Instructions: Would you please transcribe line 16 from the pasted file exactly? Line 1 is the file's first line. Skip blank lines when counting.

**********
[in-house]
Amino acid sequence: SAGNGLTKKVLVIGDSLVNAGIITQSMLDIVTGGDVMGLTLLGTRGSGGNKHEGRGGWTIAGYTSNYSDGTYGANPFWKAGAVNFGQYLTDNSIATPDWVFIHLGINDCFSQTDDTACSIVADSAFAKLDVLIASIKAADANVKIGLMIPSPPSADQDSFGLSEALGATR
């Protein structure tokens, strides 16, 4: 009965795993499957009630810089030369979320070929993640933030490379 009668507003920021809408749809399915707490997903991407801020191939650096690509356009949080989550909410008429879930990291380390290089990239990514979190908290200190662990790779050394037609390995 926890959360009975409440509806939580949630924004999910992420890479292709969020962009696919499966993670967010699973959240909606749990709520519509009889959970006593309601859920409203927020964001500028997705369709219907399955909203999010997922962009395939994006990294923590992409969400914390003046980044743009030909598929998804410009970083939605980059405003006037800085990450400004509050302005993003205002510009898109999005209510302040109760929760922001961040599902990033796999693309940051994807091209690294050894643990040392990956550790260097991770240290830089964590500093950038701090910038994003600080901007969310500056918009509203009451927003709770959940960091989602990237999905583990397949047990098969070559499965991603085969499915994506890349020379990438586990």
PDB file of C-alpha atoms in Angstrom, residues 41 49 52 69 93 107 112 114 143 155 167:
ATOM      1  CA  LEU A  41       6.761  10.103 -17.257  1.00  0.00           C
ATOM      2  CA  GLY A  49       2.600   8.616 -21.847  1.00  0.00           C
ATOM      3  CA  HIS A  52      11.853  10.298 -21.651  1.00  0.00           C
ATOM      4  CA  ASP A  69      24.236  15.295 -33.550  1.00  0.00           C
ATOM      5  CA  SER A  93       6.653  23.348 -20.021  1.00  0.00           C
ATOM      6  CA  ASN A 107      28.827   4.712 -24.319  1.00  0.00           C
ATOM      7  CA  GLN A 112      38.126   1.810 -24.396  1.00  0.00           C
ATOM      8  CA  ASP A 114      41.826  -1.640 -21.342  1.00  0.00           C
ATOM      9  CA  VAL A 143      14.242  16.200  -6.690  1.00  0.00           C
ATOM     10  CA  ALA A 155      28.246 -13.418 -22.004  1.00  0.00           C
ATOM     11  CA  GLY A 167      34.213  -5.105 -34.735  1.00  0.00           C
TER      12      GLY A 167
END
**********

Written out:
TER      12      GLY A 167